Learn and Study English in Cape Town - © Philip Schilling

Learn English in Cape Town

With Table Mountain over your shoulder and the deep blue sea at your toes, Cape Town oozes with beauty, style and culture, making it one of the most desirable language-learning destinations in the world. Keen to join in? Keep reading to find out how you can learn English in Cape Town today!

Be Cape Town!

At the very tip of Africa, Cape Town has drawn people from far and wide including a broad mix of regional cultures, African and overseas migrants. A true melting pot, the city is best experienced by getting to know the unique suburbs and areas that together form Cape Town's broader identity – one you'll learn is difficult to explain to friends and family back home.

Learn English in Cape Town close to Greenmarket Square
  • Bohemian – Every city has one – a bohemian neighborhood! Cape Town's Observatory and Woodstock (bohemia? A lovely coincidence) neighborhoods, with their Victorian architectural relics, coffee shops and lively artistic scene are Cape Town's best neighborhood for young bohemians and culture hunters.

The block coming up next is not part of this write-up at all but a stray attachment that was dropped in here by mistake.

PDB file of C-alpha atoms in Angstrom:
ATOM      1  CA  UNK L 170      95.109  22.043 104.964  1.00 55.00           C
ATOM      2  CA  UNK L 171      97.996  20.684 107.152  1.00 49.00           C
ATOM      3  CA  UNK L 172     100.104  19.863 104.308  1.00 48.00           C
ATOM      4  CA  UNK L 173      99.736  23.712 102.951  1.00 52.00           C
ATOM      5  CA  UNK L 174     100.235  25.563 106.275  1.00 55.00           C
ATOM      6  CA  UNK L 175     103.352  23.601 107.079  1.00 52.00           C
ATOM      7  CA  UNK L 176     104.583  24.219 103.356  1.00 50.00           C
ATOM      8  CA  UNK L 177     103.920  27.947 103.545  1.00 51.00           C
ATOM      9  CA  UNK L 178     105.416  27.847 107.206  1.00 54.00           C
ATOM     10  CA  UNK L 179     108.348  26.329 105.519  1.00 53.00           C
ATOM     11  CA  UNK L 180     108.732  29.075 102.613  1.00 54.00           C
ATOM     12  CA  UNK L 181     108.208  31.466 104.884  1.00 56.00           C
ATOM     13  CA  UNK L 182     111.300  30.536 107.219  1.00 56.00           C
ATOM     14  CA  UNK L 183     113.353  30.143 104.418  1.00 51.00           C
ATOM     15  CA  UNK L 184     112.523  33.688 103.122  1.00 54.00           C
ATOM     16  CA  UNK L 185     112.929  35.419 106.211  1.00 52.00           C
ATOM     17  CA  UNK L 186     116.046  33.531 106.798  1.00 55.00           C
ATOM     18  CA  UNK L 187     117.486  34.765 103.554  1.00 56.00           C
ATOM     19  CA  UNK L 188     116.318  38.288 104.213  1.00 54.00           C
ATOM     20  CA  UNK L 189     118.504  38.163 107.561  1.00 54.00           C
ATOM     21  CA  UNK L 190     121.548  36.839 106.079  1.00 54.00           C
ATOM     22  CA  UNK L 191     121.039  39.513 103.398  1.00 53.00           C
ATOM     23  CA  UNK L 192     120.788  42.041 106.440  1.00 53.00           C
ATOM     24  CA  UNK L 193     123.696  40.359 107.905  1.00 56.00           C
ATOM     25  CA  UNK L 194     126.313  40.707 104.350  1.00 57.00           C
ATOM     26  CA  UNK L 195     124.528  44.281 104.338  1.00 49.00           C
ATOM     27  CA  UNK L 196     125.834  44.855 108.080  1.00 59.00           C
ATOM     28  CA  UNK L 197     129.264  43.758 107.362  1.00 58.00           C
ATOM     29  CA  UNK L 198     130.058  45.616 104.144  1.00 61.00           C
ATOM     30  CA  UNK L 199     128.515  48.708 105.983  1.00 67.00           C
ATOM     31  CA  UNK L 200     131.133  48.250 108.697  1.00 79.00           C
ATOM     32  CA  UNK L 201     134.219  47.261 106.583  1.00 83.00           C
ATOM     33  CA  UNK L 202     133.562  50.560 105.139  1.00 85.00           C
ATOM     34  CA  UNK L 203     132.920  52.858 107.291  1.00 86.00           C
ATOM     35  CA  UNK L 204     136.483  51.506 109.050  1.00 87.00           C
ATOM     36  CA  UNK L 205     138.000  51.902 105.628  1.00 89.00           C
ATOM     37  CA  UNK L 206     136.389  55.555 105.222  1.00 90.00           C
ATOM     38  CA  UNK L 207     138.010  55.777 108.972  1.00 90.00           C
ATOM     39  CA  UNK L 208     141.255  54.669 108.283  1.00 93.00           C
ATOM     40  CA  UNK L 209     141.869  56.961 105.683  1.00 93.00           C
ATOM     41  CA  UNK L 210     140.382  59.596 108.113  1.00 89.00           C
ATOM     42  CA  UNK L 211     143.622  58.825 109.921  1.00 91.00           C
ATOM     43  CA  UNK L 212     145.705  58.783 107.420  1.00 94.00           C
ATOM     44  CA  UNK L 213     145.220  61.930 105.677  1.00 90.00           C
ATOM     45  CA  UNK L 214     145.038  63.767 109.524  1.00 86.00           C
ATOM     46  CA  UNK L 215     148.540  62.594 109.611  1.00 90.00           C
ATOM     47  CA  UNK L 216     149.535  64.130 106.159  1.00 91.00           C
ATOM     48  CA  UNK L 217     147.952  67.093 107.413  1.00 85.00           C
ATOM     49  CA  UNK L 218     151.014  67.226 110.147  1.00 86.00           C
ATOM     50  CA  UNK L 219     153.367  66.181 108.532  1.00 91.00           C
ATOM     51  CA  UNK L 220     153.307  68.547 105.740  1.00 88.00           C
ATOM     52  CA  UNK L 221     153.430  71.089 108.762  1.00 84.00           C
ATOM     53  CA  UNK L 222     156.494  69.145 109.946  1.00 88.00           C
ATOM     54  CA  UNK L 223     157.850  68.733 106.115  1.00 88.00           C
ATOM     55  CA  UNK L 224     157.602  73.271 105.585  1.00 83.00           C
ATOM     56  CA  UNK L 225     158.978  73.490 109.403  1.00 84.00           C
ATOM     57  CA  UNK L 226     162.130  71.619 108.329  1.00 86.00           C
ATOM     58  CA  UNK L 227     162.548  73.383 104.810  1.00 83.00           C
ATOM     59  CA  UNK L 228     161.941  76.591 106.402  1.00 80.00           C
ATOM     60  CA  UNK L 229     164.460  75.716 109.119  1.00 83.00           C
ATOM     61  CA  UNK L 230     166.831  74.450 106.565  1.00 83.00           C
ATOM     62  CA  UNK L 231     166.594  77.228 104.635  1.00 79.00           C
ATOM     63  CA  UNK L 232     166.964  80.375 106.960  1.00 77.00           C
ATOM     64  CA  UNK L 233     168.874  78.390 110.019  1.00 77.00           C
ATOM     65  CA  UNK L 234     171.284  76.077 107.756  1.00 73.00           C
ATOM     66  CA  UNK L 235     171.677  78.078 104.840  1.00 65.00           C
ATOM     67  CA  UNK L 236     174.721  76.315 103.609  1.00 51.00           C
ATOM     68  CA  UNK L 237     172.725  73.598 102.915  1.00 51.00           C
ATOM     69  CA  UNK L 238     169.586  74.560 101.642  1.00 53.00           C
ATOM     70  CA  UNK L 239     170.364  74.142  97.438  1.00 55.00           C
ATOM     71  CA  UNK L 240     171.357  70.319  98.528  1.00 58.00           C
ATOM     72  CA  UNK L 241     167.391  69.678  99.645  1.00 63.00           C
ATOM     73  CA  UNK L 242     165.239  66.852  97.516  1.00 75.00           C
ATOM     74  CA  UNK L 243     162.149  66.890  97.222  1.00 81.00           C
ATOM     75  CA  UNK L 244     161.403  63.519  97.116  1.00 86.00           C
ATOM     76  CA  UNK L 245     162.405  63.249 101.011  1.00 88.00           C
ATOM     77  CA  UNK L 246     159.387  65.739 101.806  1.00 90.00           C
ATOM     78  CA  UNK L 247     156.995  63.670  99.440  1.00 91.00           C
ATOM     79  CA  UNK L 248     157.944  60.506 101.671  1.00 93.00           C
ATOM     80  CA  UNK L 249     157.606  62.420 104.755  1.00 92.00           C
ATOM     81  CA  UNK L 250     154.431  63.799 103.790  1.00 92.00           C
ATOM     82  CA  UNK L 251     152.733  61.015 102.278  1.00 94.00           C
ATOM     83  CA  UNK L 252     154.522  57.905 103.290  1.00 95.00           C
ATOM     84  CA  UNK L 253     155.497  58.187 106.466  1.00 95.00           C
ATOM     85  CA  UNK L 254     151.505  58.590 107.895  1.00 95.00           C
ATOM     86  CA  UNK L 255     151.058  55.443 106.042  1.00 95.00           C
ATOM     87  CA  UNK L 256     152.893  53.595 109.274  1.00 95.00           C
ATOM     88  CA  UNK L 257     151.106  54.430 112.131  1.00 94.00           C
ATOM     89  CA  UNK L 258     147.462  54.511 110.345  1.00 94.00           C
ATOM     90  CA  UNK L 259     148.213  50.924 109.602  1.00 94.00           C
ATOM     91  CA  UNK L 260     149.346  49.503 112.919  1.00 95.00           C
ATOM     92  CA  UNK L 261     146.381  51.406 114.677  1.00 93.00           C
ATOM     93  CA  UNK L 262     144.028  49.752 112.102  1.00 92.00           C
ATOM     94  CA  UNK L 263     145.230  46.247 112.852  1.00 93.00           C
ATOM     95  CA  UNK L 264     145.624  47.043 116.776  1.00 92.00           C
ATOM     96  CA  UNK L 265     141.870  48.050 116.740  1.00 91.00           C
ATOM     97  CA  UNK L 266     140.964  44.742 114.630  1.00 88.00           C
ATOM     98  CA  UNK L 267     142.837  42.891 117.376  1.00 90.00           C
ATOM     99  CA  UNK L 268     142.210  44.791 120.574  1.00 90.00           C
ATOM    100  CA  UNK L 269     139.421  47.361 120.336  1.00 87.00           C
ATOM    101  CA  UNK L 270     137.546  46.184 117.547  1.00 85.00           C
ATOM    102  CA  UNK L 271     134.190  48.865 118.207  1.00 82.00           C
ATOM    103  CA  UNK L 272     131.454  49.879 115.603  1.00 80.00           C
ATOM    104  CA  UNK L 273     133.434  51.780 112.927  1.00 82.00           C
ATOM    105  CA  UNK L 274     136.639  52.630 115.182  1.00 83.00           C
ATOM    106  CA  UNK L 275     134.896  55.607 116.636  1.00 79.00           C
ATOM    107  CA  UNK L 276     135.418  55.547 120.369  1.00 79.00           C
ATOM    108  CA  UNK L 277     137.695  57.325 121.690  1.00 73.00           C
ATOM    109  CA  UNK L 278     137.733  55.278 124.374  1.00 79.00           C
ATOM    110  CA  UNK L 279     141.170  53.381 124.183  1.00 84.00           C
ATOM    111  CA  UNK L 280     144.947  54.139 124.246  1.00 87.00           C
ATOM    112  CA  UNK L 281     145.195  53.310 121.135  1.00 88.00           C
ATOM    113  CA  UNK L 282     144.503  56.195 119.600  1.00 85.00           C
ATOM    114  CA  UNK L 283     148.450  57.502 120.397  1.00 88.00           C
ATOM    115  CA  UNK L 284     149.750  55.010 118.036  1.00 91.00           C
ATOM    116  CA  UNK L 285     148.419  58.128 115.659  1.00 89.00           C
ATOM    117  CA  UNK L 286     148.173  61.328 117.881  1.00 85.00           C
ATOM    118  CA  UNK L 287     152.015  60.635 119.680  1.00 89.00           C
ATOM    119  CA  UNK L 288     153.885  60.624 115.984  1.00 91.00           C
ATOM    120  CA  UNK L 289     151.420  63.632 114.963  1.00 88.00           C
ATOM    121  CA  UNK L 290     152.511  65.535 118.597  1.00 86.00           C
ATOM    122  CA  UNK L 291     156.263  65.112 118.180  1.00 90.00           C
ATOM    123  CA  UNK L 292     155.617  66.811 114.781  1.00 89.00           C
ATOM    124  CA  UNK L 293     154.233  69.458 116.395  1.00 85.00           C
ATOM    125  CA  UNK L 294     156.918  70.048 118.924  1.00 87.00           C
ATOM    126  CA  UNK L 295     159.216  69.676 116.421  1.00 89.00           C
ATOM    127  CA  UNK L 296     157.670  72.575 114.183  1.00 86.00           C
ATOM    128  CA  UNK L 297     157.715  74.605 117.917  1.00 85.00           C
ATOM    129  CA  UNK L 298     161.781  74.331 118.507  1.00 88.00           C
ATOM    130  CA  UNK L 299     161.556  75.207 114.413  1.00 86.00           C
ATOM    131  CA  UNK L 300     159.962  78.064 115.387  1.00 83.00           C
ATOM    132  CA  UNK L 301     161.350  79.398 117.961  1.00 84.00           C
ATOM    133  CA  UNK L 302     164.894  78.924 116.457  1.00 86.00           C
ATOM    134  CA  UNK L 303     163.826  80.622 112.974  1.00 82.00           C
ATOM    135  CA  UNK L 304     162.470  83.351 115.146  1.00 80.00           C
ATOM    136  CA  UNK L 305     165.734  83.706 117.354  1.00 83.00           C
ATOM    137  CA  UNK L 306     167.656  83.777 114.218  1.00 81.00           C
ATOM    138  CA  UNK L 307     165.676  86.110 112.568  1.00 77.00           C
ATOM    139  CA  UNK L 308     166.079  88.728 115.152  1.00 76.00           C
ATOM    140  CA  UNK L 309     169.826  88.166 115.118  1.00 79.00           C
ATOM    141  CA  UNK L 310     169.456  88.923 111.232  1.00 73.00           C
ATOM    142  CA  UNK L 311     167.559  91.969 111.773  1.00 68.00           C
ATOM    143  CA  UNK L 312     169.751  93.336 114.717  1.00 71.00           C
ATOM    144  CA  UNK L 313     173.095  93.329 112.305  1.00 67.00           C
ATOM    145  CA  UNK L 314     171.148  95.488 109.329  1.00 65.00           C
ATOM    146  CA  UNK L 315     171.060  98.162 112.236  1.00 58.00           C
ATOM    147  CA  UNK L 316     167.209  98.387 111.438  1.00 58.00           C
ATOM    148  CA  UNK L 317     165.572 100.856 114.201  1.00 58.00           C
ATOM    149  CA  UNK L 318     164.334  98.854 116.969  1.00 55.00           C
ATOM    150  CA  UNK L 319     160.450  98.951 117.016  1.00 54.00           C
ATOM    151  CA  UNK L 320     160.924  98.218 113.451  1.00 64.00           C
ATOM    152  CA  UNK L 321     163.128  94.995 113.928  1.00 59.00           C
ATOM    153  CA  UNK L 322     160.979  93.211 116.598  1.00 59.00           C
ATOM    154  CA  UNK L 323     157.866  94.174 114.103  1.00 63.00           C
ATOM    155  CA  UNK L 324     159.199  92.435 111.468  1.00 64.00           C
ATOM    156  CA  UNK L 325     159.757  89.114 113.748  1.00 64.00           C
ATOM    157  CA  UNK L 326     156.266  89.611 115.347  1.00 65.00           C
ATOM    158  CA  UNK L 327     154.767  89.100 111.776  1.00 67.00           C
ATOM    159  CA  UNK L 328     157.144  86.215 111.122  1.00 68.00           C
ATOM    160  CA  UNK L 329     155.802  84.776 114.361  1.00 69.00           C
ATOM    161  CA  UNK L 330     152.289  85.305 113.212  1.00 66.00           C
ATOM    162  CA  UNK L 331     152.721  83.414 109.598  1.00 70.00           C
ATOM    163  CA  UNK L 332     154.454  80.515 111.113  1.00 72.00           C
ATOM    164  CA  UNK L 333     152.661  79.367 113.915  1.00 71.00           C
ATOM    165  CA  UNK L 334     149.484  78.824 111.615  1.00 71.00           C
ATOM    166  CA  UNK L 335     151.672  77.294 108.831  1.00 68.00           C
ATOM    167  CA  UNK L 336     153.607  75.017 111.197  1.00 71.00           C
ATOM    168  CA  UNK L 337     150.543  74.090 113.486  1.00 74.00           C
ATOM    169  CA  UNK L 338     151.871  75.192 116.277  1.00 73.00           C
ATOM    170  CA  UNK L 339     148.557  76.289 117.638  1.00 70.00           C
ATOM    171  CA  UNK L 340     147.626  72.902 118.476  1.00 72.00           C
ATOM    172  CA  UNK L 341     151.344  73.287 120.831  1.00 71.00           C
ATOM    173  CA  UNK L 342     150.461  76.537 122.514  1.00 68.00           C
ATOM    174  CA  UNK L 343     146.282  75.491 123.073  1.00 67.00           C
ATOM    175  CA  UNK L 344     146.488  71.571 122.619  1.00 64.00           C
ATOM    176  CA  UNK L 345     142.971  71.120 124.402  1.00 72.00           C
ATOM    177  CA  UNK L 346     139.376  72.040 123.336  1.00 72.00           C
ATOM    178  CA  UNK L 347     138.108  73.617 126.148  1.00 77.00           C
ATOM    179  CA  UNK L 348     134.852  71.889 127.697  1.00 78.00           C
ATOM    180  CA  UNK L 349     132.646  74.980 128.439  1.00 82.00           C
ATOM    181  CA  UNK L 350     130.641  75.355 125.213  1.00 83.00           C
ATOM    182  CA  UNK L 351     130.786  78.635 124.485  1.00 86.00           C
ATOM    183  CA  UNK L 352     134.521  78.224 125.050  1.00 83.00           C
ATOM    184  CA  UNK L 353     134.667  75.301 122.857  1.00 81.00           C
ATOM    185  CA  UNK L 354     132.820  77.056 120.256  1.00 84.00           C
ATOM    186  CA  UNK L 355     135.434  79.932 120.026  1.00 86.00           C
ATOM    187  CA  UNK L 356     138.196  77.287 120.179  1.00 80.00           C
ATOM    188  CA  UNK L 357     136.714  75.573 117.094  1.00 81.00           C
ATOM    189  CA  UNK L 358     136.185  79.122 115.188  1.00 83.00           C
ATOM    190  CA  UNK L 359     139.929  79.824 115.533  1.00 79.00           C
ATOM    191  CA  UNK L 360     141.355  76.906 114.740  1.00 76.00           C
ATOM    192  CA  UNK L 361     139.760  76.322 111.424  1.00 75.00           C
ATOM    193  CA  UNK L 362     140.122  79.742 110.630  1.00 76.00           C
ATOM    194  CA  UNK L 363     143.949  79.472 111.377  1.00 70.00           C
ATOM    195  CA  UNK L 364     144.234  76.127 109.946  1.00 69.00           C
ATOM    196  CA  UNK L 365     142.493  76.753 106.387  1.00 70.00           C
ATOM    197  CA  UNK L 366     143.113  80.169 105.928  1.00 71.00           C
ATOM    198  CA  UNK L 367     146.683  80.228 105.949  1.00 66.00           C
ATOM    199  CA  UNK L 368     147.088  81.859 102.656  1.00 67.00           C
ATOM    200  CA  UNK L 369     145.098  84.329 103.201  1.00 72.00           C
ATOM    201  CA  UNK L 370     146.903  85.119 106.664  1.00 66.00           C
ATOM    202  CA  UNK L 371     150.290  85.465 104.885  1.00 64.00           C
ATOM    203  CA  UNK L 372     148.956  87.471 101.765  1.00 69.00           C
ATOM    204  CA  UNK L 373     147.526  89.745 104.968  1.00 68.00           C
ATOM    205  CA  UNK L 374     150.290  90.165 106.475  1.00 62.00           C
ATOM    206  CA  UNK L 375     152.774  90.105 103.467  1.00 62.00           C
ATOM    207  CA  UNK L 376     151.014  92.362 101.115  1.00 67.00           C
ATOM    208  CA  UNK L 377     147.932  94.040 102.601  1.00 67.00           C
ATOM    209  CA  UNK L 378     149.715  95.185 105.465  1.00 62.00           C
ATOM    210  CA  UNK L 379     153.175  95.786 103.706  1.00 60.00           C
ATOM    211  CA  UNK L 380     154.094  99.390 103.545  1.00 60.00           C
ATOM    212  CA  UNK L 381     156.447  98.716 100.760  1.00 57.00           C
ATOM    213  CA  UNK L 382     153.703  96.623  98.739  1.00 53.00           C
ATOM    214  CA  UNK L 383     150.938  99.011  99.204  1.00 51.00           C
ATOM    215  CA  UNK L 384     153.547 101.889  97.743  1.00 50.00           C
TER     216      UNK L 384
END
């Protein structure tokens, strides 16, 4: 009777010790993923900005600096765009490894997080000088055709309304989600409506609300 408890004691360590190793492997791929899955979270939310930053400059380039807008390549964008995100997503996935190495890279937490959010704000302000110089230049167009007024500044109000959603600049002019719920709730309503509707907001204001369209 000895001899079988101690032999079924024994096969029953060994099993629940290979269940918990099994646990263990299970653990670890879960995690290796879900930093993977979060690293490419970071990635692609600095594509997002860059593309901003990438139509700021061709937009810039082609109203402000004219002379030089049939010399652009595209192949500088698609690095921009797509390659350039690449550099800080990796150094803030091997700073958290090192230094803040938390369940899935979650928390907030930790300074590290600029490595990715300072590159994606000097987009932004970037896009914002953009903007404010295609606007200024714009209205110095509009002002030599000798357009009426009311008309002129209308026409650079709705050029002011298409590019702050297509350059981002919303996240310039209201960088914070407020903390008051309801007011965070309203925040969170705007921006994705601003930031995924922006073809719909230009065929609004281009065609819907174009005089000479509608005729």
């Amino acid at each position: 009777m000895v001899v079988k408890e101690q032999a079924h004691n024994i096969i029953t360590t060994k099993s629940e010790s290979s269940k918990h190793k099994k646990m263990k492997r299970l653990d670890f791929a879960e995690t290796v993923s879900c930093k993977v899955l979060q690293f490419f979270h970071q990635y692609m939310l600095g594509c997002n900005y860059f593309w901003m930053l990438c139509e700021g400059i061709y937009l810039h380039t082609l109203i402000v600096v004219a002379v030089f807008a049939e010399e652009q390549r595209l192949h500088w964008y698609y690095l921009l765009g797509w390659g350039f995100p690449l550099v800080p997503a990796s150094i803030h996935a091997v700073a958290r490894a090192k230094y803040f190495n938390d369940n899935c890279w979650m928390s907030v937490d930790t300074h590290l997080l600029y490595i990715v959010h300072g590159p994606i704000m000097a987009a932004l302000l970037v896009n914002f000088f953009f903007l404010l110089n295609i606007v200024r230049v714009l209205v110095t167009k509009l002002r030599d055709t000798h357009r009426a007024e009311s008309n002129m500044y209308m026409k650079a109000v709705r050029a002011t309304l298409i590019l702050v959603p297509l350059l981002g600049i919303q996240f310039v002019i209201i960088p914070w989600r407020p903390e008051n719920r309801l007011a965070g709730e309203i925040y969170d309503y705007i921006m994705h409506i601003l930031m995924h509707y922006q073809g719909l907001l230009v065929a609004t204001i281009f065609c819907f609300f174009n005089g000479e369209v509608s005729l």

• Natural – Nature-lovers will be left drooling upon a visit to the Kirstenbosch National Botanical Garden. With one of the world's most stunning landscapes, Cape Town and its surrounding areas are rich in flora and fauna that you'll struggle to find elsewhere. To the east of the city, you can also enjoy the Harold Porter National Botanical Garden!
  • Beach-mad – Cape Town is a true surfers' paradise. With waves only the colder southern oceans can conjure, the city's local beaches blend surf culture and the relaxed Cape Town lifestyle, for an experience like no other. Try Big Bay for surf lessons and an amazing view of Table Mountain, or visit the stunning beaches of Camps Bay, Muizenberg and Clifton.
  • LGBTI-friendly – Considered South Africa's LGBTI capital, Cape Town is a popular destination for gay travellers and those who like to tag along. The De Waterkant neighbourhood is the city's prime LGBTI neighborhood, where clubs, pubs and accommodation abound. For partygoers, Cape Town Pride is held in either February or March each year.